Well that’s embarassing

Six months since my last post and nearly seven months since my last net worth update. I think it’s time to do one and see where I currently stand.

Here is where I currently am:

Checking: $286

Savings: $3,653

Roth IRA: $14,898

401(k): $20,548

Health Savings Account: $8,477

Total Assets: $47,862

Capital One: $340 (19.8%, have been paying off monthly)

AMEX: $20 (pay off monthly)

Discover: $4 (pay off monthly)

Chase: $9,319 (2 months left of 0% interest)

Ford Auto Loan: $15,233 (5.99%)

School Loans: $29,045 (generally 6.8%)

Total Liabilities: $53,961

Current Net Worth: ($6,099)

That is an increase in net worth by a whopping $26,340 from seven months ago. Despite leaving this blog dormant, my net worth has certainly improved a bit. Most of the improvement was from my investments/savings though. If I were to knock out my debt, I’d REALLY be able to do some damage then.

Thanks for reading.

Progressive Snapshot Discount

Car insurance has never been all that cheap for me. Now add in the fact that I’ve had fairly recent car troubles and subsequently bought a new car, my car insurance is pretty expensive. Add in that I live in a metropolitan area and you’ll come to my recent 6 month insurance premium of $814 ($135/month).

Now being someone who lives just minutes away from work and doesn’t drive much on weekends, that seems like an awful lot to spend on insurance a year. First, I was able to reduce it by approximately $50 when I added renter’s insurance (the renter’s premium and auto discount practically cancelled each other out, which is great). Then, the only other way I had to reduce my premium was to apply for the Snapshot Program.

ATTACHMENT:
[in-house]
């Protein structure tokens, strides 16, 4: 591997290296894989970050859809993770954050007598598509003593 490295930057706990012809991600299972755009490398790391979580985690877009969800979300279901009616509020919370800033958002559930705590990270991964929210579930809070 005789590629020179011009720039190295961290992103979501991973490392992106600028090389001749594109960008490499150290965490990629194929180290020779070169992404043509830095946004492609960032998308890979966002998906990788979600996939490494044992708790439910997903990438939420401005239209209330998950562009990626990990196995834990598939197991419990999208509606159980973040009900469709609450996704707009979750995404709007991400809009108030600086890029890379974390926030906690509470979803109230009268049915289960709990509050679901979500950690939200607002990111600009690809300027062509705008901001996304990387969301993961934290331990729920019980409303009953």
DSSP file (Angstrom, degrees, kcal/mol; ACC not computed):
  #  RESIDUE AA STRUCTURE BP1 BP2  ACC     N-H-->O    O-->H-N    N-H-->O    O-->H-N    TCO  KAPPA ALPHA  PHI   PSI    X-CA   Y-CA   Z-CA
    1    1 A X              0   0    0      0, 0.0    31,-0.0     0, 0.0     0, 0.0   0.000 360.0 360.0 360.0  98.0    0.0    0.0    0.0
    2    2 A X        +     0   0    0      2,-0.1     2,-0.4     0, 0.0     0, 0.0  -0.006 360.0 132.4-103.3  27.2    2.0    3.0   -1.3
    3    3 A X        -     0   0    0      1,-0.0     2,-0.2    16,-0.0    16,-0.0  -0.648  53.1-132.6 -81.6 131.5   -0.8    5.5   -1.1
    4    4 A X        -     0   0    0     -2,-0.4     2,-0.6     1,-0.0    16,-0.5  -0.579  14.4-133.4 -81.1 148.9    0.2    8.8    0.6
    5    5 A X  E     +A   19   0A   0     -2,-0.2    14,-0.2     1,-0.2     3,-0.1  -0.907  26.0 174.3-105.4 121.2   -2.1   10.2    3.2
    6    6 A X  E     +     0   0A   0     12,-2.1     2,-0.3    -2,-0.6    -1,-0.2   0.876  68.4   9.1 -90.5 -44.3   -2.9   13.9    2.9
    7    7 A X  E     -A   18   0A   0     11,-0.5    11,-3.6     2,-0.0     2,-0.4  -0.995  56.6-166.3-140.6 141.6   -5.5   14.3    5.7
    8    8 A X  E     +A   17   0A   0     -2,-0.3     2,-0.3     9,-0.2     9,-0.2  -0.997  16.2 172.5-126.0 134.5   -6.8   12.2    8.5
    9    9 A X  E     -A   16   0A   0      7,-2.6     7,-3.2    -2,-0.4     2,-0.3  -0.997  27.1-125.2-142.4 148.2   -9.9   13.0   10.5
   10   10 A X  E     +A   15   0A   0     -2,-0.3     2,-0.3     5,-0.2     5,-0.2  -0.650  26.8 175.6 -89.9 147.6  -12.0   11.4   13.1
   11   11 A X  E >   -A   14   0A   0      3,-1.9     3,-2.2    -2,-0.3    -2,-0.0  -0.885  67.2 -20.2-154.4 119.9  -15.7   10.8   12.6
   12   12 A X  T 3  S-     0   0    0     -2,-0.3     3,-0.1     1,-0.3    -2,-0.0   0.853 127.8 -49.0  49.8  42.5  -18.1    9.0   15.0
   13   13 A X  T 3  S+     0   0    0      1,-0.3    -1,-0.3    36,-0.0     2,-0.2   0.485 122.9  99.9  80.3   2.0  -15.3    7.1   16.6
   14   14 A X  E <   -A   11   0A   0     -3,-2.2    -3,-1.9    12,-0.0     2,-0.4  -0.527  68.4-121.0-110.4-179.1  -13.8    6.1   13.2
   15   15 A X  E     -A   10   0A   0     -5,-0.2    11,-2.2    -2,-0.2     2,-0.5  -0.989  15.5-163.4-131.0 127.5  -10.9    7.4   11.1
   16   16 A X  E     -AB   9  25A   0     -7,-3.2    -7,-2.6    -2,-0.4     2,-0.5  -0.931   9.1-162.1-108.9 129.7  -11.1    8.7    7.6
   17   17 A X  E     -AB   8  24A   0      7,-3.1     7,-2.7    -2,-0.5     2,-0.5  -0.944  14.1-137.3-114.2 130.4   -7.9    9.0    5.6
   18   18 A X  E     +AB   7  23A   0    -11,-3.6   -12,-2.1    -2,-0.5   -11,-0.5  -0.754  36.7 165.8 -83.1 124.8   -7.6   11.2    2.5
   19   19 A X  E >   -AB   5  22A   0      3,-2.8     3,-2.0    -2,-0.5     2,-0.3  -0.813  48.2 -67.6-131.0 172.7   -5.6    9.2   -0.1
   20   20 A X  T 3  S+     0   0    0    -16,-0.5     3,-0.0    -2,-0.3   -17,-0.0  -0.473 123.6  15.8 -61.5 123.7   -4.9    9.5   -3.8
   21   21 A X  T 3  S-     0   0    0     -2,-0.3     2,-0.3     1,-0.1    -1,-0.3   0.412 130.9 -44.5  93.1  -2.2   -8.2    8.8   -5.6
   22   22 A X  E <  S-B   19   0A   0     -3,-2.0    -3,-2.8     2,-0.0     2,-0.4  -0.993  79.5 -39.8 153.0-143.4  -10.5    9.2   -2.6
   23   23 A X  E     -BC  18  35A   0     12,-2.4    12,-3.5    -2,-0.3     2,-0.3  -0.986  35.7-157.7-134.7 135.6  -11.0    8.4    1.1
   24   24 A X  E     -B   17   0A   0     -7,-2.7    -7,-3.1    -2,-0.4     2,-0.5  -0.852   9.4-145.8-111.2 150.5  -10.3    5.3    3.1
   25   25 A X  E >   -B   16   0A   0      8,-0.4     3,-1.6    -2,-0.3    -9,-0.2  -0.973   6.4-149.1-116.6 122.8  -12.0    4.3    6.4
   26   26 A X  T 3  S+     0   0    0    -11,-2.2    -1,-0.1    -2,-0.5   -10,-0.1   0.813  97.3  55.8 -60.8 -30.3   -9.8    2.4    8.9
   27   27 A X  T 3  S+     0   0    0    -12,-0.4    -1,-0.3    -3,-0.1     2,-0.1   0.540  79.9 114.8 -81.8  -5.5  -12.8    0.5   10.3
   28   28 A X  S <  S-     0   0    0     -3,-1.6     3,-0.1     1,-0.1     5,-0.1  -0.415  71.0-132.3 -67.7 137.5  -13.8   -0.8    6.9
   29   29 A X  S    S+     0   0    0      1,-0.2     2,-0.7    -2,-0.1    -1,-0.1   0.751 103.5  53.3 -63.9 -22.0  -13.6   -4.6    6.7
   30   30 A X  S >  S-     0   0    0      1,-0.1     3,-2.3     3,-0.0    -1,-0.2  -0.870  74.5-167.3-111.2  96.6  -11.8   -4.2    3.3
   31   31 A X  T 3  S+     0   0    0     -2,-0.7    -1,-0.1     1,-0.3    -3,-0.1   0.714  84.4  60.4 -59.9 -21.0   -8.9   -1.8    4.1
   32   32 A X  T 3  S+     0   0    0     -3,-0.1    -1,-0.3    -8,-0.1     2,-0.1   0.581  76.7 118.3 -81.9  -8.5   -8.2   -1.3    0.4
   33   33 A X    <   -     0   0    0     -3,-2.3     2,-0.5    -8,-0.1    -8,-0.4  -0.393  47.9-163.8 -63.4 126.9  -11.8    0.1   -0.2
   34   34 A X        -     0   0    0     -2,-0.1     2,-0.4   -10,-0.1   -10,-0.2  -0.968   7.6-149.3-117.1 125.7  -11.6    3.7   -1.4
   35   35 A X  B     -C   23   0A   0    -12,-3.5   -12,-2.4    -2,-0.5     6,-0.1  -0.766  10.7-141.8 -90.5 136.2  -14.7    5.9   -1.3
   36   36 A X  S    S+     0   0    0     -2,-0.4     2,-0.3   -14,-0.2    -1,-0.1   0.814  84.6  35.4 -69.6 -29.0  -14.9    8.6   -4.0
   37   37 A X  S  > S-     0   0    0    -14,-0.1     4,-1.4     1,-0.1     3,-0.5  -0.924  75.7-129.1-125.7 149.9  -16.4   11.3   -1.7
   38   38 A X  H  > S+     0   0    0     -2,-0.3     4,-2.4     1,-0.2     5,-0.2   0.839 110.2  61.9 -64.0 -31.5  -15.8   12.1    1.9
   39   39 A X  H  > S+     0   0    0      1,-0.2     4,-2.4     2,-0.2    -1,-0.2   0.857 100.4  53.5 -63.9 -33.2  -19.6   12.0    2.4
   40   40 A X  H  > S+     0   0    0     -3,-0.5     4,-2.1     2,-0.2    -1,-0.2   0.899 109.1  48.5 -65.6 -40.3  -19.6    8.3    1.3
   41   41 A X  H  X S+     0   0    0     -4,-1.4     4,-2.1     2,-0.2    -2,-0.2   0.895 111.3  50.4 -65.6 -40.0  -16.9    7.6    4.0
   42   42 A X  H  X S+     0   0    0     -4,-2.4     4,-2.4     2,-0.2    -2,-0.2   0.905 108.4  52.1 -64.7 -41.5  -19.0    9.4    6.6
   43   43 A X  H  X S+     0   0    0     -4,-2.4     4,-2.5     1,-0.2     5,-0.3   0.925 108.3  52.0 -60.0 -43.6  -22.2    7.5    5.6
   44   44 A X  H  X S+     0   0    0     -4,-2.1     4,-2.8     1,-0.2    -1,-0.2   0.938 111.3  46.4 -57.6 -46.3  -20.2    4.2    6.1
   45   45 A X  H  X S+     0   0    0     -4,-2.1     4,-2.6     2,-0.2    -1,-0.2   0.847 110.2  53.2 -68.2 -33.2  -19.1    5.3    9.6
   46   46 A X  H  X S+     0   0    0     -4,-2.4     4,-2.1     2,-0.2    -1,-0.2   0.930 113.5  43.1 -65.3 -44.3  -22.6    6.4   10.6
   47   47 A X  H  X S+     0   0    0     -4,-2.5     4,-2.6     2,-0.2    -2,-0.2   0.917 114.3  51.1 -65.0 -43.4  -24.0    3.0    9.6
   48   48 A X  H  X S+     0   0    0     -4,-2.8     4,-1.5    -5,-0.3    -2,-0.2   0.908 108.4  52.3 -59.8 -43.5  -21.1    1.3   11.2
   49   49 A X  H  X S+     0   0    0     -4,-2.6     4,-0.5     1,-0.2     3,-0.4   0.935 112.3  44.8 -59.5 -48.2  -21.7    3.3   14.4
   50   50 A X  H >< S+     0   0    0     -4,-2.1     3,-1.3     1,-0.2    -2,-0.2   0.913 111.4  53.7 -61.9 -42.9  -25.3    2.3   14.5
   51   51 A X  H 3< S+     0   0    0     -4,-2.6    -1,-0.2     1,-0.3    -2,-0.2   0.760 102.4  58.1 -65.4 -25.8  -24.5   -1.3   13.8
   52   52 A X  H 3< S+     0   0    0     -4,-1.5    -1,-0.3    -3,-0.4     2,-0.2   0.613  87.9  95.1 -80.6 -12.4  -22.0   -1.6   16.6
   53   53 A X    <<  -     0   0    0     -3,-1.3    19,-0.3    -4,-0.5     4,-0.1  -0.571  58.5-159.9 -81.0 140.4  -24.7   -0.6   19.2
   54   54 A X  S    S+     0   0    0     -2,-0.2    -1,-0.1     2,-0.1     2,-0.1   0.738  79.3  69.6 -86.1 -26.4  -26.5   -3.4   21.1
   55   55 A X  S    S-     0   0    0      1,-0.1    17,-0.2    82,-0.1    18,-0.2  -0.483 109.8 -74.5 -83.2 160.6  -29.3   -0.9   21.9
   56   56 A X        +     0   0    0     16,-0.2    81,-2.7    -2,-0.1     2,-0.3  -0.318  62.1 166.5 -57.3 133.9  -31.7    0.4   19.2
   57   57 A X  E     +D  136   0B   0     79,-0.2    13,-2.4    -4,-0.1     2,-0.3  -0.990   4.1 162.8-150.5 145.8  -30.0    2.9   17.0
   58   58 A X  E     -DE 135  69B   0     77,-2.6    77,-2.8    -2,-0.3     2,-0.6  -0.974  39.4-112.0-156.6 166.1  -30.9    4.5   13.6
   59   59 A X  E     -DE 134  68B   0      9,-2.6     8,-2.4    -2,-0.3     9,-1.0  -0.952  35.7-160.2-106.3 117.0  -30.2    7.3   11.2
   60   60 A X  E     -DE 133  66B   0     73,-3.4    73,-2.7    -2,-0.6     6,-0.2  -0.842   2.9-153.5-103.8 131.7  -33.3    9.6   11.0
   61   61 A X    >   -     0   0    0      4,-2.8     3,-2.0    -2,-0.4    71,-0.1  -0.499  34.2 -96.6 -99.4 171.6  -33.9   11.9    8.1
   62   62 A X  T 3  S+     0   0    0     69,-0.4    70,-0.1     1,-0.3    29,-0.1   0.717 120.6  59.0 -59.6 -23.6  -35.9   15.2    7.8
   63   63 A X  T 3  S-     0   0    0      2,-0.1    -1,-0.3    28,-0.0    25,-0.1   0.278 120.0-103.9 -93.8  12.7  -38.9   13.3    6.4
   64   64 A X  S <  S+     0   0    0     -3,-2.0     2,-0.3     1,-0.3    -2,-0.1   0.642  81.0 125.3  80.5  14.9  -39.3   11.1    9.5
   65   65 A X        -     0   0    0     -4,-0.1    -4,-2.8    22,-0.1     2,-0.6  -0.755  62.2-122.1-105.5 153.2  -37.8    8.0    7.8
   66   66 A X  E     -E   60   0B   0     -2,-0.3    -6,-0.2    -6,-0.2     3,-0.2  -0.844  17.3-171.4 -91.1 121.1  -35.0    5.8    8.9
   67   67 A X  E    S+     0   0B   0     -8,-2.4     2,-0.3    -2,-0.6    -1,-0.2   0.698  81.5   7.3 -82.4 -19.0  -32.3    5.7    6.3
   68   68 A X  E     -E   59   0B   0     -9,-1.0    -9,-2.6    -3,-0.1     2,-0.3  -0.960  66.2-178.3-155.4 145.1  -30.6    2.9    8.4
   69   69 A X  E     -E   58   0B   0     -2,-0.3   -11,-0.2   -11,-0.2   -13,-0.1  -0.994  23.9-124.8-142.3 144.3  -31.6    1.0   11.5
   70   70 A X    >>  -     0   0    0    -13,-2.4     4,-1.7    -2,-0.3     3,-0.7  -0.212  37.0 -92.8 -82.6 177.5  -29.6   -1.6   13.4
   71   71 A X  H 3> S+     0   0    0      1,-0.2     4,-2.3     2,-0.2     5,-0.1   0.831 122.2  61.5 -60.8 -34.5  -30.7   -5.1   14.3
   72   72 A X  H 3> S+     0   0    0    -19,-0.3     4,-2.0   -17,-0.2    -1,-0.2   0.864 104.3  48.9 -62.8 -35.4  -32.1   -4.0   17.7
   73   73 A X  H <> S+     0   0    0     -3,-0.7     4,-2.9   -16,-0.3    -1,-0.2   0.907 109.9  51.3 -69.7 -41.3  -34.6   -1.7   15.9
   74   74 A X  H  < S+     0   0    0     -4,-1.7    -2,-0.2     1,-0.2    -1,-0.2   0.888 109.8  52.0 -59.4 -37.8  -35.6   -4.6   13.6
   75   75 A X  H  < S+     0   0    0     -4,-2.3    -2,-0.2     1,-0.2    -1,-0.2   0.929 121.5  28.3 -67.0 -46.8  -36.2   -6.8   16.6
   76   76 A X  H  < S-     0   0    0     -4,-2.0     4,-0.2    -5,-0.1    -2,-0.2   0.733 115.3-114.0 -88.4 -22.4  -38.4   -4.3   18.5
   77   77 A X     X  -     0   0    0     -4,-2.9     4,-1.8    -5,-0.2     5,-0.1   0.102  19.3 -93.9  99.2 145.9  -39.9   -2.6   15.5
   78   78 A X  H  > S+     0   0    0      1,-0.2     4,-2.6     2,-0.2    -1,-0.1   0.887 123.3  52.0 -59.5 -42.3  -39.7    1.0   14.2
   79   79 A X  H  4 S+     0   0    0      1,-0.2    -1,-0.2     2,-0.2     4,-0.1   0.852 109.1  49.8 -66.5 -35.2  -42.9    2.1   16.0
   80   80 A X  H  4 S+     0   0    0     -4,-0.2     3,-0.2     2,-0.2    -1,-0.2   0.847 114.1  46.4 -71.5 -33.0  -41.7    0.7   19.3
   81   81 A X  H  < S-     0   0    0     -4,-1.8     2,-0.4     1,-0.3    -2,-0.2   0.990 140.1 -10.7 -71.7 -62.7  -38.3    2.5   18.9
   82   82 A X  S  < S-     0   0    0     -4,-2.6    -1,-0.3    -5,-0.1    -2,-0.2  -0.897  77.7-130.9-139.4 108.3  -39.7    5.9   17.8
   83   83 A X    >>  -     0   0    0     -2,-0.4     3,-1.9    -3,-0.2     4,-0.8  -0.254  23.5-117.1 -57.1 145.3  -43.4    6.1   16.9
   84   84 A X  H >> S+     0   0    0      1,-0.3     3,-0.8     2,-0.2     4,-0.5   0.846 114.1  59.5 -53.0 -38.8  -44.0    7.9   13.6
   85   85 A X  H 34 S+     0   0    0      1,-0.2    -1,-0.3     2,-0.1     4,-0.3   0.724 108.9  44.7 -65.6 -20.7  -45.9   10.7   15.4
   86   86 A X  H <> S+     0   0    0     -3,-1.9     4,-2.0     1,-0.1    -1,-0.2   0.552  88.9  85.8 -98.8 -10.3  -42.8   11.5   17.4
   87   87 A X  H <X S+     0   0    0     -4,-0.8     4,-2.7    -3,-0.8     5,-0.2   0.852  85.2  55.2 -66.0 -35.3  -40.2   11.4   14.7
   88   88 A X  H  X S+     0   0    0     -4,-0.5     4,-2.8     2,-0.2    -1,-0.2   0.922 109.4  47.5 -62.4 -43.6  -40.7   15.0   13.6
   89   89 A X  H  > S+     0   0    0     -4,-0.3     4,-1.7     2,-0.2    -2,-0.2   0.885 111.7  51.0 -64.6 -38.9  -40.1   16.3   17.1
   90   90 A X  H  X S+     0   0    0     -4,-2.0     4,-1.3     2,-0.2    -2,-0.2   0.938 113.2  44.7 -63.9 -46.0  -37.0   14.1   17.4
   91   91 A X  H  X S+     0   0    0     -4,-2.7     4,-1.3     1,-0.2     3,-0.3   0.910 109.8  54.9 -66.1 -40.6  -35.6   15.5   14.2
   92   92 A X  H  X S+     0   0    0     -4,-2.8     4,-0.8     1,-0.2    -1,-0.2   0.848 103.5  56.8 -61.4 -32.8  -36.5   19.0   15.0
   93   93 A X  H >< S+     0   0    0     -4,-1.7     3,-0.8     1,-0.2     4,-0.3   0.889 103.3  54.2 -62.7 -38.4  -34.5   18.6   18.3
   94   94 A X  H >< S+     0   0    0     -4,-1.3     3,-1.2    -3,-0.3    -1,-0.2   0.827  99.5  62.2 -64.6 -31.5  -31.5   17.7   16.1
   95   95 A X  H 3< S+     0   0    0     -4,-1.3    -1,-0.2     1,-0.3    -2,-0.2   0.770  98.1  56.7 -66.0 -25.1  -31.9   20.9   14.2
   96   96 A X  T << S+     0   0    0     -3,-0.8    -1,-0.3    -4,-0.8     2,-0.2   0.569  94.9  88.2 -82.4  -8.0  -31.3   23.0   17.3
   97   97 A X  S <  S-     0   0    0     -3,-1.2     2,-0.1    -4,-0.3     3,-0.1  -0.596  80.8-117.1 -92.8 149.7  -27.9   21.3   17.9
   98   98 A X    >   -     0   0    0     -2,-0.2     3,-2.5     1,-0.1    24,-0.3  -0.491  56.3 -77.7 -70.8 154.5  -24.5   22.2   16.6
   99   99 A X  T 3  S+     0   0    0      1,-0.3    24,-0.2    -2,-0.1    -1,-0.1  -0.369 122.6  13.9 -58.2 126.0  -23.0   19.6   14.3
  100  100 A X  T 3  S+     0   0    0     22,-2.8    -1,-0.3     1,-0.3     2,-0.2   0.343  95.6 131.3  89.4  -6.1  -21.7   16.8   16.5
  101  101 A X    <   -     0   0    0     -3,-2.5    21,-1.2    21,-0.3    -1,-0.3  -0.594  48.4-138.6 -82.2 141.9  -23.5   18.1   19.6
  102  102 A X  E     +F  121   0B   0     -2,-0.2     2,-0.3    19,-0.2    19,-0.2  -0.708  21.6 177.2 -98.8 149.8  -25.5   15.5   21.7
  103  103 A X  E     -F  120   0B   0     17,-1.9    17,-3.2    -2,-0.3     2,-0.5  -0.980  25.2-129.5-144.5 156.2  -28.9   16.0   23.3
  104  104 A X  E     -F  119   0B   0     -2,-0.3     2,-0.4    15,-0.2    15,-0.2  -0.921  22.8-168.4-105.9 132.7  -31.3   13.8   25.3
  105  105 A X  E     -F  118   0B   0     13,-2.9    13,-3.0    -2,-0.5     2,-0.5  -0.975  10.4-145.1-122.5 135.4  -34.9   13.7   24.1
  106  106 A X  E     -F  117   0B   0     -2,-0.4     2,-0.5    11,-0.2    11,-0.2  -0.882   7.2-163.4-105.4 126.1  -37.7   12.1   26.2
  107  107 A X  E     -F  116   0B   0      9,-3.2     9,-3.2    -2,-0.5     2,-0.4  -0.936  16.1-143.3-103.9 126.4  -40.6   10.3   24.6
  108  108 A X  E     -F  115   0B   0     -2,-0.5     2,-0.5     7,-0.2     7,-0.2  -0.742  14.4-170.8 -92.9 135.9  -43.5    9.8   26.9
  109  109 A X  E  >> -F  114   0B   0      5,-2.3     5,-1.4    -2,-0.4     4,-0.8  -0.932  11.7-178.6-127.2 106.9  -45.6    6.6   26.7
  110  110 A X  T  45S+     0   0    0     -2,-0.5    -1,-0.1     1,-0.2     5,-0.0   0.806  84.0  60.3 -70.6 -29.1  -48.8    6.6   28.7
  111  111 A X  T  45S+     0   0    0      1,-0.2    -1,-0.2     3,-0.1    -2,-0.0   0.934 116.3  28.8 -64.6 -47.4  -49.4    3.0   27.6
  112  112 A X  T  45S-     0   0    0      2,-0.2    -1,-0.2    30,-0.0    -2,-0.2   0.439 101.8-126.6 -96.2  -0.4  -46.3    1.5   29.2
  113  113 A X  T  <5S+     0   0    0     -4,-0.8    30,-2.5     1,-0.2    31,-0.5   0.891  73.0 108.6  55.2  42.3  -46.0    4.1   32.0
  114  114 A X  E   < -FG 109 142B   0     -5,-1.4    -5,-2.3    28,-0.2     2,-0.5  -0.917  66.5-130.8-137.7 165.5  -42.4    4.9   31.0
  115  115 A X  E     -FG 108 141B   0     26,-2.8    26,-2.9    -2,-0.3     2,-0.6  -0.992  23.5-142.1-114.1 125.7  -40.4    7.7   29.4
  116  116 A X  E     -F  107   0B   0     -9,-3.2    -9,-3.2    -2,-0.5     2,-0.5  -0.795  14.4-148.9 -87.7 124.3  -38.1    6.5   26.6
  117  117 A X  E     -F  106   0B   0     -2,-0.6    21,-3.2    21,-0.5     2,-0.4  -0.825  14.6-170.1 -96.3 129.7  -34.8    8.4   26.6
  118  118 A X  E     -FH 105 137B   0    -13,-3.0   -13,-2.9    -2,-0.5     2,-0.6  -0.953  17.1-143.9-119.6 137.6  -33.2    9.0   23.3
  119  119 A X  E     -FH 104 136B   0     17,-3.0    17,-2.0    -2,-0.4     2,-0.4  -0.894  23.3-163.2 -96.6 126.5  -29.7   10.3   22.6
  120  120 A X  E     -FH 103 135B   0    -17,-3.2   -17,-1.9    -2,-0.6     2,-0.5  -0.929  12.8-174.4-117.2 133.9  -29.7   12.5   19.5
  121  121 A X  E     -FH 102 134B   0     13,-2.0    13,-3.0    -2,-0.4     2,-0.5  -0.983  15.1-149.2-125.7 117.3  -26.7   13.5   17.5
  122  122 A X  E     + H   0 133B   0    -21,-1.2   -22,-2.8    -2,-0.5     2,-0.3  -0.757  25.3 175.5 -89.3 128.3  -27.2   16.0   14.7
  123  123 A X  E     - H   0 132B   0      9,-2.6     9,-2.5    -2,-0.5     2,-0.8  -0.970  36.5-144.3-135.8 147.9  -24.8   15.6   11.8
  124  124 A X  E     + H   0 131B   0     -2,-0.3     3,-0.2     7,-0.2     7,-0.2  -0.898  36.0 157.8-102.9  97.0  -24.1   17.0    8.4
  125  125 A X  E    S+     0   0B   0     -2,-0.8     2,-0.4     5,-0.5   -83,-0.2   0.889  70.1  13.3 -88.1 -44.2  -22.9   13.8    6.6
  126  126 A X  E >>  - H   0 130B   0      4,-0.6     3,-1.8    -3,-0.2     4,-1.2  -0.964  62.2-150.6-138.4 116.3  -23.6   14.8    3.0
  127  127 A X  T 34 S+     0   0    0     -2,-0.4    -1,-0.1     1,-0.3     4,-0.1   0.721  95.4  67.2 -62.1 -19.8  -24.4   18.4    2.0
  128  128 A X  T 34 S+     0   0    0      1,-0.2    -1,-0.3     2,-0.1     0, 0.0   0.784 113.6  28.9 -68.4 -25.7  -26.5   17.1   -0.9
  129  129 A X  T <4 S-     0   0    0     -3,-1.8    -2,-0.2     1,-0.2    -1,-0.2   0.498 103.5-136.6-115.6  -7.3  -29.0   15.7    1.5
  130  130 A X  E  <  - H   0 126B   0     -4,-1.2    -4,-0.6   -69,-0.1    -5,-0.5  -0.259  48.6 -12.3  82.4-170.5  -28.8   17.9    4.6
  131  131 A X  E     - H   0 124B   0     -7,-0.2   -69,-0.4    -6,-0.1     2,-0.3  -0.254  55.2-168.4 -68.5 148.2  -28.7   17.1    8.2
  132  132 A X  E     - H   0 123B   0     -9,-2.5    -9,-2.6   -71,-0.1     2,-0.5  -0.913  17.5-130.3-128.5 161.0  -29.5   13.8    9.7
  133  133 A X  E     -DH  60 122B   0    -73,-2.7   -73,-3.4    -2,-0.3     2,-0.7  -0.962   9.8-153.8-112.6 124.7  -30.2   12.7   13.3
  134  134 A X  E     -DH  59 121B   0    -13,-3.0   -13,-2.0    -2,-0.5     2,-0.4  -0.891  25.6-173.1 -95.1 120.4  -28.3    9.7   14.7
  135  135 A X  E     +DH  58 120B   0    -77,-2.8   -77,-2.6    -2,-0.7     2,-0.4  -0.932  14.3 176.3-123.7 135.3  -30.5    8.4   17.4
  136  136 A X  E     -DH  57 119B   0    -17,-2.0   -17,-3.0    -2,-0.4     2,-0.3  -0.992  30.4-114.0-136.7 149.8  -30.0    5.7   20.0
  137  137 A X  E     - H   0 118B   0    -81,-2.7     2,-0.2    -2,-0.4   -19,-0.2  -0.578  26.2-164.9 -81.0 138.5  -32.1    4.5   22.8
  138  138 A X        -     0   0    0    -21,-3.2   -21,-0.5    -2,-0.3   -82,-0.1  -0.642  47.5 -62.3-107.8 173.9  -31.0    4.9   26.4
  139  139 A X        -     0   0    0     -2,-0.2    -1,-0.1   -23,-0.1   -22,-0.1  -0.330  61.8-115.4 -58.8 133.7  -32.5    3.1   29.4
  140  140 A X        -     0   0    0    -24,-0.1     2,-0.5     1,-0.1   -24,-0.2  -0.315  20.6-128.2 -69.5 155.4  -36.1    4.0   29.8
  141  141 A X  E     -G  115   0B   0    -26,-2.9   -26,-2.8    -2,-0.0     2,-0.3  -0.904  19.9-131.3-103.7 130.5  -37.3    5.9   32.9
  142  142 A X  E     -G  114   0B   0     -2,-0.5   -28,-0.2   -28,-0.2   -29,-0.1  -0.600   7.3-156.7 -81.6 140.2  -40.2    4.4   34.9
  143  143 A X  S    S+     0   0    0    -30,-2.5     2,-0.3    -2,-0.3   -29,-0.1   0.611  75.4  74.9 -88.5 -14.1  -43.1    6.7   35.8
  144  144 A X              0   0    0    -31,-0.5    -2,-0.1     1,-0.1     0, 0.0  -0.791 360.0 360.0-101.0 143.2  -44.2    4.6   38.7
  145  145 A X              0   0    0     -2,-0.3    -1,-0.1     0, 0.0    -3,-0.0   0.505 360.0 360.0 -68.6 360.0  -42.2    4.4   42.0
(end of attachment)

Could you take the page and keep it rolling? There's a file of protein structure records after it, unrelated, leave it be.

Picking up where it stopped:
I did some research online about the snapshot device that plugs into your car. Here’s a quick summary of my findings:

  • It grades you based on miles driven, what times you drive, and how many “hard brakes” you have, which occur when you decelerate too quickly
  • The info it gathers could possibly be used against you if it came to it in court
  • The “hard breaks” can be arbitrary and even flawed when driving a manual transmission car, like mine
  • The maximum discount you can get it 30% and the minimum is 0%, aka you can’t get an increased premium from using the device

Since I’ve recently moved closer to work, I thought I’d be perfect for a usage-based measurement of my driving. I’m not concerned with the info it gathers and I’d rather have the chance of a discount than no chance at all.

After the first 30 days, I’ve received my initial discount and I must say I am quite surprised. I didn’t think it’d be so easy. I received the full 30% discount.

Like I said, I don’t drive a whole lot and when I do, I drive like a grandmother. I generally try to top out my MPG so I don’t accelerate quickly and likewise don’t stomp on the brakes either. My manual transmission seems to have had zero issue with accidentally generating “hard brakes.” I only had one hard brake in the first month and it was from a stupid mistake from me not paying attention for a moment.

For those looking for my weekly averages thus far, here they are:

  1. High Risk Driving time: 00:00:00 (so I didn’t drive between the hours of 12:00am and 4:00am)
  2. Miles driven: 60.76
  3. Hard Brakes: 0.17

I have to keep up my habits for another 5 months to have the rate locked in, but I’m very happy with the program so far. The 30% discount amounted to $177 being refunded to me and would amount to a $229 discount at my renewal next year.


My Action Plan

Now, one thing about me is that I am a stubborn man. The easiest way to remedy my situation would be to scale back my savings and pay the resulting additional funds to the debts, right? Well, I’m not going to do that. I just can’t give up contributing to my emergency fund, HSA, or 401(k) to the match.